Hello, my name is***** am a qualified lawyer and it is my pleasure to assist you with your question today.
Based on what you have described, please can you tell me what the ideal outcome would be for you given the circumstances, so that I can advise you of your options? Thank you.
Please can you also tell me how long you have worked there for?
OK thank you, ***** ***** it with me. I am in court today so will prepare my advice during the day and get back to you at the earliest opportunity. There is no need to wait here as you will receive an email when I have responded. Thank you.
Many thanks for your patience. to be honest the terms you have used, such as being ‘guilty by association’ is not really something that is legally defined so you will not find anything specific which says you can or cannot use it in such circumstances. It is your opinion that there is some guilty and in all fairness there probably, although it would not be the same level of guilt as someone who had deliberately done the prohibited act. Allowing a practice to happen does not mean the person doing so would be guilty of the same offence as the person who committed the wrongful act so in some respects this is more something of a moral guilt rather than a legal one.
In any event, in relation to bullying, The Advisory, Conciliation and Arbitration Service (ACAS) defines bullying as “offensive, intimidating, malicious or insulting behaviour, an abuse or misuse of power through means that undermine, humiliate, denigrate or injure the recipient.” Whatever form it takes, it is unwarranted and unwelcome to the individual subjected to it.
If you are now facing a disciplinary then you may have to go ahead and defend that to the best of your abilities. Considering your length of service and record, I would say that a dismissal is unlikely to be the outcome of this. Of course nothing prevents the employer from going down that route but at the same time it can be challenged if necessary.
This is your basic legal position. I have more detailed advice for you in terms of the rights you have following the disciplinary outcome, which I wish to discuss so please take a second to leave a positive rating for the service so far (by selecting 3, 4 or 5 stars) and I can continue with that and answer any further questions you may have. Don’t worry, there is no extra cost and leaving a rating will not close the question and we can continue this discussion. Thank you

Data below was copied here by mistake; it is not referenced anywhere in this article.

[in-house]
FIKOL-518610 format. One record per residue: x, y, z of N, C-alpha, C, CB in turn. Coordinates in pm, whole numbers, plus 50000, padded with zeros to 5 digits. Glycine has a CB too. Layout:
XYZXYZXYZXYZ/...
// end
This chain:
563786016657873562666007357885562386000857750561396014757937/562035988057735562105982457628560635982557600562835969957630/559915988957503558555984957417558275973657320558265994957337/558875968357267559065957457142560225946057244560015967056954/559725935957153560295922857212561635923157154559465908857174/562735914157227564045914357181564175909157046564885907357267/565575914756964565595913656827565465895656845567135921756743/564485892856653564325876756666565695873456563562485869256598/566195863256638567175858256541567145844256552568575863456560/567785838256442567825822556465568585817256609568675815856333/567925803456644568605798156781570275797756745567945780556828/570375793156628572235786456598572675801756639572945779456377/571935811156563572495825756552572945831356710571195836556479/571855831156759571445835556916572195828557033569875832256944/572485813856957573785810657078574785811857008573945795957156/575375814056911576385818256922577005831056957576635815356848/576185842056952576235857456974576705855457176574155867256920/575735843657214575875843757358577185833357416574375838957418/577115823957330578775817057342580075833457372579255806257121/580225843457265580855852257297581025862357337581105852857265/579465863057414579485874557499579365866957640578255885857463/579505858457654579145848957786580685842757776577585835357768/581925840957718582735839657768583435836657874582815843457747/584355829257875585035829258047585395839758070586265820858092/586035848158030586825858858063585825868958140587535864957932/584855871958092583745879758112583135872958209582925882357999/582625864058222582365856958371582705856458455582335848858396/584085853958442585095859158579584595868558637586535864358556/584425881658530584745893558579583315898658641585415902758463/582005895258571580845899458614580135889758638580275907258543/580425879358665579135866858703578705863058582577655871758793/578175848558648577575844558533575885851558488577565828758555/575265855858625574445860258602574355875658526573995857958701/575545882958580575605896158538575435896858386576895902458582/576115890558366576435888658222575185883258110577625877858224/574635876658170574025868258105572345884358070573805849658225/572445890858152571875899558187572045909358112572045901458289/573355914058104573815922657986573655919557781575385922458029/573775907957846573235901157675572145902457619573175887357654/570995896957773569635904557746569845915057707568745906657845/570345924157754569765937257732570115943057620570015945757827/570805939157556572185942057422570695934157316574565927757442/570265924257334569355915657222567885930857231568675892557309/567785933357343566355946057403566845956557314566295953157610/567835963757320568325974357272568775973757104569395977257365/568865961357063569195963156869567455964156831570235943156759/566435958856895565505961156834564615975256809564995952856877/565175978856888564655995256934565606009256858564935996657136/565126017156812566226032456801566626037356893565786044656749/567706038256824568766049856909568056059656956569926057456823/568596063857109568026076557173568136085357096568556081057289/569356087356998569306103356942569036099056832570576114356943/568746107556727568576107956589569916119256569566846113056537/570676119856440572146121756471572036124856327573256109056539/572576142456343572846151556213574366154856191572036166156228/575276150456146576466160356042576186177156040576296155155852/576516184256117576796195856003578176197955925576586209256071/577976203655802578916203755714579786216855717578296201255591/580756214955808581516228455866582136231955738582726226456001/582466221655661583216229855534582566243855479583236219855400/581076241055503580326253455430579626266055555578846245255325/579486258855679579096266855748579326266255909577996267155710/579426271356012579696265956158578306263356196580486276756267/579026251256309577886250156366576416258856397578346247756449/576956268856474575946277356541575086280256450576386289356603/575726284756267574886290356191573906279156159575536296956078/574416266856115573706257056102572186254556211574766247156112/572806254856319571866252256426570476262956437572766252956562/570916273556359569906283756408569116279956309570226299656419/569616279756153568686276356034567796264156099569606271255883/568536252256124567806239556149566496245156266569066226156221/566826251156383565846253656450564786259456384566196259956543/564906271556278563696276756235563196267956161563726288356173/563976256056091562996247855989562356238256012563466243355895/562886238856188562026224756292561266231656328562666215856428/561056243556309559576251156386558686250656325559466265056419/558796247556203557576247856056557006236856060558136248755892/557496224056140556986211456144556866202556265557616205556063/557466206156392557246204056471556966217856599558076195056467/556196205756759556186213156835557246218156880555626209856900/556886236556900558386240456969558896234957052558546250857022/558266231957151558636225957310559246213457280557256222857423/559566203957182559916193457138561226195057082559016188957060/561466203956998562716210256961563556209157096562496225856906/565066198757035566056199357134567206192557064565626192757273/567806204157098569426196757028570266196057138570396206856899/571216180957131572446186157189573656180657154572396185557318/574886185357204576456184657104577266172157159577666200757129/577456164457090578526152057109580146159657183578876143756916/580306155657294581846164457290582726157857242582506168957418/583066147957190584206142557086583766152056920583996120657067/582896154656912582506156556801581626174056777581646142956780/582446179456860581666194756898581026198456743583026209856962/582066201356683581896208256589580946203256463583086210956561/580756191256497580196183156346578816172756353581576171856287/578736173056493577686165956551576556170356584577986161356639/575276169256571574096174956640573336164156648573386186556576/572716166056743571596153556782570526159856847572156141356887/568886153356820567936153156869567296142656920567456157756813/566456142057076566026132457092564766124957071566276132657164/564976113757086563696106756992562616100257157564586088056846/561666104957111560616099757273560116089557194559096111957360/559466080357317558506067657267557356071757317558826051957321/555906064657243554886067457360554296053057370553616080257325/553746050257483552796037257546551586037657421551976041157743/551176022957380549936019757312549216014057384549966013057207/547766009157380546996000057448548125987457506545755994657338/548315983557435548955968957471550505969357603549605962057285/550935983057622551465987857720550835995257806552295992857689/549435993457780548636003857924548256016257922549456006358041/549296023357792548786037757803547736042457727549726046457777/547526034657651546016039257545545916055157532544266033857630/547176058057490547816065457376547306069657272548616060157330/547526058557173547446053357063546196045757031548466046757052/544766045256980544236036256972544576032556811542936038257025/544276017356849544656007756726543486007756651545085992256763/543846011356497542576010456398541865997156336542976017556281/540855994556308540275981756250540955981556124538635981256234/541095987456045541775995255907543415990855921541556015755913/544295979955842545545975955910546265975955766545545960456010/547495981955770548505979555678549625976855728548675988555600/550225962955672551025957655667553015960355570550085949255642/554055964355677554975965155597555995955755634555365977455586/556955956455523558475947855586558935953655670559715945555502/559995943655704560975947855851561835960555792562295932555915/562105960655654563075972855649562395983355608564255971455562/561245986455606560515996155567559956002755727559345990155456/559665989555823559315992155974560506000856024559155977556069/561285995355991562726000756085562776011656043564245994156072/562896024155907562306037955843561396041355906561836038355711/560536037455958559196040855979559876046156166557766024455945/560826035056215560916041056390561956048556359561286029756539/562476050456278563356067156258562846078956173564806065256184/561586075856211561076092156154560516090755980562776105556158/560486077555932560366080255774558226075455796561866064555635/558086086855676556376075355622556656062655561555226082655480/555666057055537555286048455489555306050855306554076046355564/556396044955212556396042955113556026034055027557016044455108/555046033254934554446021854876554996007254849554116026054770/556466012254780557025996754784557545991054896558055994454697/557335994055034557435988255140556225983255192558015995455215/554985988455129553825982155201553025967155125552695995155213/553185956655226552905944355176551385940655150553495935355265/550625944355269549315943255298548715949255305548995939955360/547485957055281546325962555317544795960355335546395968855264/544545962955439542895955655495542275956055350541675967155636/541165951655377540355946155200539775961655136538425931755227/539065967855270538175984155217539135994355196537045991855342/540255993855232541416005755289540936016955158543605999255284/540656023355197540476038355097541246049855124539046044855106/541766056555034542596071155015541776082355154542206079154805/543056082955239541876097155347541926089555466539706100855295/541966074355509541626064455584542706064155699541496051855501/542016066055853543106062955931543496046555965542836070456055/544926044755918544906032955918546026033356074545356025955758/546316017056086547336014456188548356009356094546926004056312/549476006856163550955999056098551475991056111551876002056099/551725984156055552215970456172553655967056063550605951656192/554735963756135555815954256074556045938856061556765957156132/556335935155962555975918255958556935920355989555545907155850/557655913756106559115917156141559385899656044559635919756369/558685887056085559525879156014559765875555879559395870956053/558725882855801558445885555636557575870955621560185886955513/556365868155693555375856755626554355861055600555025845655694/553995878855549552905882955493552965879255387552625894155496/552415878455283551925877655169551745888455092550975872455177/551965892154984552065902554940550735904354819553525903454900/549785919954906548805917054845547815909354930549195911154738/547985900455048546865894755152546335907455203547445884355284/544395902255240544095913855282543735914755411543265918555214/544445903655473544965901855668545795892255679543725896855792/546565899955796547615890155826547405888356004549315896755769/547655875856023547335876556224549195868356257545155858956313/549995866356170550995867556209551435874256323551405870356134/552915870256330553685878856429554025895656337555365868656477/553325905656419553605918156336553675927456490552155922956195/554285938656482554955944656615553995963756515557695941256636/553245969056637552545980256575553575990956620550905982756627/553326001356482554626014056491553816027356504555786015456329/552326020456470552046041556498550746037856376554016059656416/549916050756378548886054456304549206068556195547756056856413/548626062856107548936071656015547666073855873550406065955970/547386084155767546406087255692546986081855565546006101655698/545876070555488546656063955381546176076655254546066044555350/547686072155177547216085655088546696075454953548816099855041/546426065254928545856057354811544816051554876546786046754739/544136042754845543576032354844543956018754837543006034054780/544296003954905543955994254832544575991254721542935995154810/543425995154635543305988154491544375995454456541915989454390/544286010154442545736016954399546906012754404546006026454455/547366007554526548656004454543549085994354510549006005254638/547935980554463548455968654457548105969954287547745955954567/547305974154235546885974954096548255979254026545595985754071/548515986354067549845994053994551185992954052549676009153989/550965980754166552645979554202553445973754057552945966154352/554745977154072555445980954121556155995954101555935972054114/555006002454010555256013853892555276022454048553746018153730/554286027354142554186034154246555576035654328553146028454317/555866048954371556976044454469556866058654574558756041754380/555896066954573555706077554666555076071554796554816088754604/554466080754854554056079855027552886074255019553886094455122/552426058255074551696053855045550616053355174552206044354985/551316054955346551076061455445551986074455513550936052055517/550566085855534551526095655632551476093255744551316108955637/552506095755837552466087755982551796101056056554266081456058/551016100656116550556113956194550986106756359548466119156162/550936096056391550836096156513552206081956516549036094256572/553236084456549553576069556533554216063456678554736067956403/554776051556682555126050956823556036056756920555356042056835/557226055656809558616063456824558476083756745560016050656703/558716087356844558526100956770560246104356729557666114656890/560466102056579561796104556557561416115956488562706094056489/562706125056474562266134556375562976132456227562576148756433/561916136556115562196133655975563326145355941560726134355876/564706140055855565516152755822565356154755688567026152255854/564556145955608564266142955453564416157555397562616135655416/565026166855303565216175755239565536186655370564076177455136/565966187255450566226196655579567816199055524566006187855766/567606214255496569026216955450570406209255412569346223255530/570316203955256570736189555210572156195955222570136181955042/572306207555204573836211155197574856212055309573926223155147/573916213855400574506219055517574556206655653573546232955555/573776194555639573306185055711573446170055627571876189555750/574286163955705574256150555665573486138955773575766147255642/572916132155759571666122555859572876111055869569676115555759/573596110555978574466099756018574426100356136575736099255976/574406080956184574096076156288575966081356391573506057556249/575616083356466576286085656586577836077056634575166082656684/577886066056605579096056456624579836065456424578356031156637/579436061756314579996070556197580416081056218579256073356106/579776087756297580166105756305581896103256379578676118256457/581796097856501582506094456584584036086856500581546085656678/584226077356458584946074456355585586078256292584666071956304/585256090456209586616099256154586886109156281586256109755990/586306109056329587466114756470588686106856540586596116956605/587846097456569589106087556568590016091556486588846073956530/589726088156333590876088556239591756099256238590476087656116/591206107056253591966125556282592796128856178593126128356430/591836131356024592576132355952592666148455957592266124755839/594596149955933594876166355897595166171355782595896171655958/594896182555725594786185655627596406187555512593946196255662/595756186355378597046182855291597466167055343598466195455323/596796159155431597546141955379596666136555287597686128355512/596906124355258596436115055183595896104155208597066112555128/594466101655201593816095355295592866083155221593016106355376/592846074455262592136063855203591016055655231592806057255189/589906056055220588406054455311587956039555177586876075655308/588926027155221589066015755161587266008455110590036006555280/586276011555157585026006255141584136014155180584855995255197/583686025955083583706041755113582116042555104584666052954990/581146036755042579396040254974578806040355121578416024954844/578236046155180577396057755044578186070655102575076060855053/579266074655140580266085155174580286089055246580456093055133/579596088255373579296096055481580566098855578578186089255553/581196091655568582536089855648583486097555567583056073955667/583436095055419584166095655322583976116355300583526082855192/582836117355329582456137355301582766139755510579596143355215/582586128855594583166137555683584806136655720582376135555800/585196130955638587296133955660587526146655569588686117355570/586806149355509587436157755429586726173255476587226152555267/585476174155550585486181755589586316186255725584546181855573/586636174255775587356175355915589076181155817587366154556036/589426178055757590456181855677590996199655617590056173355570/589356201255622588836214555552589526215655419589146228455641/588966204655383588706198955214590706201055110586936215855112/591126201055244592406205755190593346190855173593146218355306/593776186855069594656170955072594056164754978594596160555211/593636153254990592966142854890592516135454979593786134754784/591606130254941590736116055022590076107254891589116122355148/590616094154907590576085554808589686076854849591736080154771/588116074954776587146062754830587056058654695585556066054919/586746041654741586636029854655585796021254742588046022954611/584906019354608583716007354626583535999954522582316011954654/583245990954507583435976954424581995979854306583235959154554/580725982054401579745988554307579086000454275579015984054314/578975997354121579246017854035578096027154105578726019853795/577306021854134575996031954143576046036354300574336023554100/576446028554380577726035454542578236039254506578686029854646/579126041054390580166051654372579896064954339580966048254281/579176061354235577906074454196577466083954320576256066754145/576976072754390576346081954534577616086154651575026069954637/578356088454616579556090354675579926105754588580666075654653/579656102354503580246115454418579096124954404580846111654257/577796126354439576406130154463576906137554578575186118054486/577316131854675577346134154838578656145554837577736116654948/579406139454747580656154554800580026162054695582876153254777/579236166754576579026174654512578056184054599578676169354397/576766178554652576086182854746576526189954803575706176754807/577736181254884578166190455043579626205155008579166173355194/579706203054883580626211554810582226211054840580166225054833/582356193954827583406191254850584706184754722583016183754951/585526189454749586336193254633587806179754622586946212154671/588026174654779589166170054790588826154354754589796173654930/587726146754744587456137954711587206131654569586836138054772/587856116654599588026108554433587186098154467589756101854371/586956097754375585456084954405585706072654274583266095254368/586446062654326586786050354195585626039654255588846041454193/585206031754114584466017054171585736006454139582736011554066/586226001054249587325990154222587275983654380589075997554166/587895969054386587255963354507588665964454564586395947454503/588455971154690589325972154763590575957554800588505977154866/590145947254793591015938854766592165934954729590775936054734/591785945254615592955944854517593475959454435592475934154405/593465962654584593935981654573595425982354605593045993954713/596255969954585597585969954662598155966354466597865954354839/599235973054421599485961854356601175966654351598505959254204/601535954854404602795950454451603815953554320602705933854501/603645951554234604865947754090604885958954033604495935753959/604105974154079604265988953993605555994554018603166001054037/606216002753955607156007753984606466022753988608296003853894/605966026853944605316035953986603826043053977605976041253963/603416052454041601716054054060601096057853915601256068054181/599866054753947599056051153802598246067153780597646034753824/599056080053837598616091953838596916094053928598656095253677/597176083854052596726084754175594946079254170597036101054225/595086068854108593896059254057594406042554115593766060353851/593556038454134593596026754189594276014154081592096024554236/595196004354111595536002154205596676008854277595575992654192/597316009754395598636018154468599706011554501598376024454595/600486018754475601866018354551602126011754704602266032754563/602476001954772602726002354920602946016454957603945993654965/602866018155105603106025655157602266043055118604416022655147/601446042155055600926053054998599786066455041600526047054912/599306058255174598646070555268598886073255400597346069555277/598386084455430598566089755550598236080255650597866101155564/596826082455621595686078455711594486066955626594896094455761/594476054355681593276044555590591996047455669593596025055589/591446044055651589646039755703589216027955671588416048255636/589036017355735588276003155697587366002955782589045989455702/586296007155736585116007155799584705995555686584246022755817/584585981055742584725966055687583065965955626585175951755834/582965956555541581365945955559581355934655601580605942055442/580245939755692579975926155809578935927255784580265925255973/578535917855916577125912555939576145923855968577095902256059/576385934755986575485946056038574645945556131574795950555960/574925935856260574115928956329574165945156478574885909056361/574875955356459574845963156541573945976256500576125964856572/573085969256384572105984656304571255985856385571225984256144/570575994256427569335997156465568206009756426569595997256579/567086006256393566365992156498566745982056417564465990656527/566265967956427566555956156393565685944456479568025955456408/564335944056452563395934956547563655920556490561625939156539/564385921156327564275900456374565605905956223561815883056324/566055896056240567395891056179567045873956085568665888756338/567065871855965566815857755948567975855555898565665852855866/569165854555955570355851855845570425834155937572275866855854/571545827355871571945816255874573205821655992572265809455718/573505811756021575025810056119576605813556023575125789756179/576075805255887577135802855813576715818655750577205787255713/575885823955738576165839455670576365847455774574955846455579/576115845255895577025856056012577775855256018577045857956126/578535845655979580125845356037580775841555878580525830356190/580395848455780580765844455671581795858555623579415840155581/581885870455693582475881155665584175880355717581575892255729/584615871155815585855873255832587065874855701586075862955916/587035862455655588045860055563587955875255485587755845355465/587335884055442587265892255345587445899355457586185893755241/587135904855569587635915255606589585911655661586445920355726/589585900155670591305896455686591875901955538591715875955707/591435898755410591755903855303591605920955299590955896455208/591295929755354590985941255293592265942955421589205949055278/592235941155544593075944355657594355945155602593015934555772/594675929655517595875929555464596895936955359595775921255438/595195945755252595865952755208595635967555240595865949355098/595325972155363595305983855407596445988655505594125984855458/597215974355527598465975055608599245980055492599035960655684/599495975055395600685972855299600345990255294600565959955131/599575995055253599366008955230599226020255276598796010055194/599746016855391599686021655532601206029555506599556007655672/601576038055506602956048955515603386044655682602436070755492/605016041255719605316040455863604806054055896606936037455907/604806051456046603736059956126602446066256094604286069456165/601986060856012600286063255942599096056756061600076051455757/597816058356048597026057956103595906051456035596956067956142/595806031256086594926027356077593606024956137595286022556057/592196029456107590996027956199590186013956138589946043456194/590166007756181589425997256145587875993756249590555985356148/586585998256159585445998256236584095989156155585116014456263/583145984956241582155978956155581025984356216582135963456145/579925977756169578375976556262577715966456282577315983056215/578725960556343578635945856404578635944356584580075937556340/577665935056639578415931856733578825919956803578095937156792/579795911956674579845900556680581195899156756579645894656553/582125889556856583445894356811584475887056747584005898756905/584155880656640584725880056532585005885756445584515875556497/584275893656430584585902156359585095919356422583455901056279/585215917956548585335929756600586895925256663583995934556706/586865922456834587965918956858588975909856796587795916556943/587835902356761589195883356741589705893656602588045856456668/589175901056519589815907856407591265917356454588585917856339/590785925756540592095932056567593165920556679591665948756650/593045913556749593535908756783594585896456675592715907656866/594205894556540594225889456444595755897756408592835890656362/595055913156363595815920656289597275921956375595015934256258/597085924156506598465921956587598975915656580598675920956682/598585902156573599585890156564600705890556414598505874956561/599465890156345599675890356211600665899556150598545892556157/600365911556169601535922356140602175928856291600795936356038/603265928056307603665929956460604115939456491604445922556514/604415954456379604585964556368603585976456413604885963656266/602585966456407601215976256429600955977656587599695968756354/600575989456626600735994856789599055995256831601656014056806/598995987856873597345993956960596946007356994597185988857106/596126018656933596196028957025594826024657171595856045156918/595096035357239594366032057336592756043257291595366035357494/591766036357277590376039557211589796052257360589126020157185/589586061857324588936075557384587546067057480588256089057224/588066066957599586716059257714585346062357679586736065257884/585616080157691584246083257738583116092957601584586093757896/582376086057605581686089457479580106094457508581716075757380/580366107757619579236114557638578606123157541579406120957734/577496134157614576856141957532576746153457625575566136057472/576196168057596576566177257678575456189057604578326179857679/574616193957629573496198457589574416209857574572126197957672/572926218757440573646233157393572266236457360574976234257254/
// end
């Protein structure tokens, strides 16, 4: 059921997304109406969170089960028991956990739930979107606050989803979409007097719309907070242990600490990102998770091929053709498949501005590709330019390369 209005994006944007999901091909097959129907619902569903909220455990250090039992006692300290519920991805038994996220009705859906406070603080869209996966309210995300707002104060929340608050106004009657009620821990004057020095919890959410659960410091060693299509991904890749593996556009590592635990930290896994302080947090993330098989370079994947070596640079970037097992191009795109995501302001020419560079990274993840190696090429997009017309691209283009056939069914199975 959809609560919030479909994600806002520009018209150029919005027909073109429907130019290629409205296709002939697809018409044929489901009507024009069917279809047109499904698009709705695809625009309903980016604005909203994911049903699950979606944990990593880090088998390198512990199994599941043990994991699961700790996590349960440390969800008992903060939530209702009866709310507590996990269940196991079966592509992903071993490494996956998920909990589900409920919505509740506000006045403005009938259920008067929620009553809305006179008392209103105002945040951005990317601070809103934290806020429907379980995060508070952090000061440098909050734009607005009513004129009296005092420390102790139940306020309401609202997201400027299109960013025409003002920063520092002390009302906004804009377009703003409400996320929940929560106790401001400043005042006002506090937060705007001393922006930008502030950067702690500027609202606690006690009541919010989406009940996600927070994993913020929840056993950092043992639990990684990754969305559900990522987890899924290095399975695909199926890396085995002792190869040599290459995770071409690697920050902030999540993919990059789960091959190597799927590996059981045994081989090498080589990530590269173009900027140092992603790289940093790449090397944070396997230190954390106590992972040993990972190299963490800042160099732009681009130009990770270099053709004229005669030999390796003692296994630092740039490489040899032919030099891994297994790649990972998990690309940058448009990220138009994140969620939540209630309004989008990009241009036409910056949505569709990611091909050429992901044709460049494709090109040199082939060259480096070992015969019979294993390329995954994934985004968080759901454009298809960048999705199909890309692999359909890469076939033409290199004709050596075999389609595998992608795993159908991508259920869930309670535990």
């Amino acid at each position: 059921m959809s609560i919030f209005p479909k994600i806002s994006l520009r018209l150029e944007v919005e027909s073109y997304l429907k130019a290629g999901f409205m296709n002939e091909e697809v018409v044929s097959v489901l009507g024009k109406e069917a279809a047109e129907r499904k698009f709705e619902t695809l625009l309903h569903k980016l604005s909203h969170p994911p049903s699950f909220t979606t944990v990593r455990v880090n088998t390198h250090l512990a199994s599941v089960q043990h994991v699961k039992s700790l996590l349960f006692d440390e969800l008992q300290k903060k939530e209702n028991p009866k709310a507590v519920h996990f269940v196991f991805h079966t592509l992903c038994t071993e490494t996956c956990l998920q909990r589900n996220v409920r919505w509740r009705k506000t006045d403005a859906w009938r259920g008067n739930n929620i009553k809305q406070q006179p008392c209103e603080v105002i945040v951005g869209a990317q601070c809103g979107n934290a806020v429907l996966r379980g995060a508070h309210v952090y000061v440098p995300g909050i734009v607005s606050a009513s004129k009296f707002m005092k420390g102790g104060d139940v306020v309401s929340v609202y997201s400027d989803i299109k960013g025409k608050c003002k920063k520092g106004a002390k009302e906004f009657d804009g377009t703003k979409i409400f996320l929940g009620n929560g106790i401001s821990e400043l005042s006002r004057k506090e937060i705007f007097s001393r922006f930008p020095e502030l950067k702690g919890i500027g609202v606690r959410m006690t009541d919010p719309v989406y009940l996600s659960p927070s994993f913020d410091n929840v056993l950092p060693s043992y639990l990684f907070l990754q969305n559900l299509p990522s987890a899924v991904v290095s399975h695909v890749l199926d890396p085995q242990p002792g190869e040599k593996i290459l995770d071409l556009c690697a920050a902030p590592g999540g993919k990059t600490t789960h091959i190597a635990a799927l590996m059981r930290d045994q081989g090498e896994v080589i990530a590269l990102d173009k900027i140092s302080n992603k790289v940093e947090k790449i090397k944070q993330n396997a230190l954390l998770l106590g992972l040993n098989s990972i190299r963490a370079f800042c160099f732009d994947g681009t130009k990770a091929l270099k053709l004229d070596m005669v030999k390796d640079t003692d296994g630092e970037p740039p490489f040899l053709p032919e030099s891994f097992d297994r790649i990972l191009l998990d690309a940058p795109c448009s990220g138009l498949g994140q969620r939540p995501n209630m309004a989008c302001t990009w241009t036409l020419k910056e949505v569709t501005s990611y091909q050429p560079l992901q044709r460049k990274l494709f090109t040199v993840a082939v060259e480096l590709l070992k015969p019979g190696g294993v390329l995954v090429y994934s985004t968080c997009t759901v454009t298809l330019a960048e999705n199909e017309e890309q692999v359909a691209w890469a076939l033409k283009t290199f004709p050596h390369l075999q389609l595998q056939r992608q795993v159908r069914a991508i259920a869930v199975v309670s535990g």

Hi there, whether this was formal disciplinary action will depend on how you used this process and if it was something which remained on their personnel record. For example, a verbal warning is not formal disciplinary action but if the record of this was kept in the employee’s personnel file and could potentially be used against the m in the future, then it is akin to formal disciplinary action and they should have been taken through a formal disciplinary process. In your case, if you had simply issued a letter warning them that they should not repeat their actions as it could result in them being in trouble in the future and you took this no further and did not keep it as part of their disciplinary record, then it is not really formal disciplinary action. Saying that, for bullying to occur it is not necessary to formally discipline someone, bullying can happen in all circumstances, formal or not.
As to the agency worker, he would not be protected against unfair dismissal anyway and as you can terminate his contract at any time under the terms he was employed by you, assuming there was no discrimination behind your decision (e,g, based on race, gender, religion, age, etc) you would not have done anything unlawful .
Hi there, diary entries are evidence but they are not direct evidence as such they are your own evidence and your personal opinion. So the employer can choose to ignore certain evidence if they do not think it is relevant or question its credibility.
The argument here is on a technicality or to be more precise on interpretation of what amounts to disciplinary action. What you did may jot be ‘formal’ disciplinary action but it can be part of the overall disciplinary process. Just as a verbal warning is mot formal disciplinary action, it is still part pf the disciplinary process, like an informal initial step. The same would be here, it may not be formal disciplinary action like being properly taken under a disciplinary procedure but it is something which can form part of their record and be considered in future disciplinary proceedings.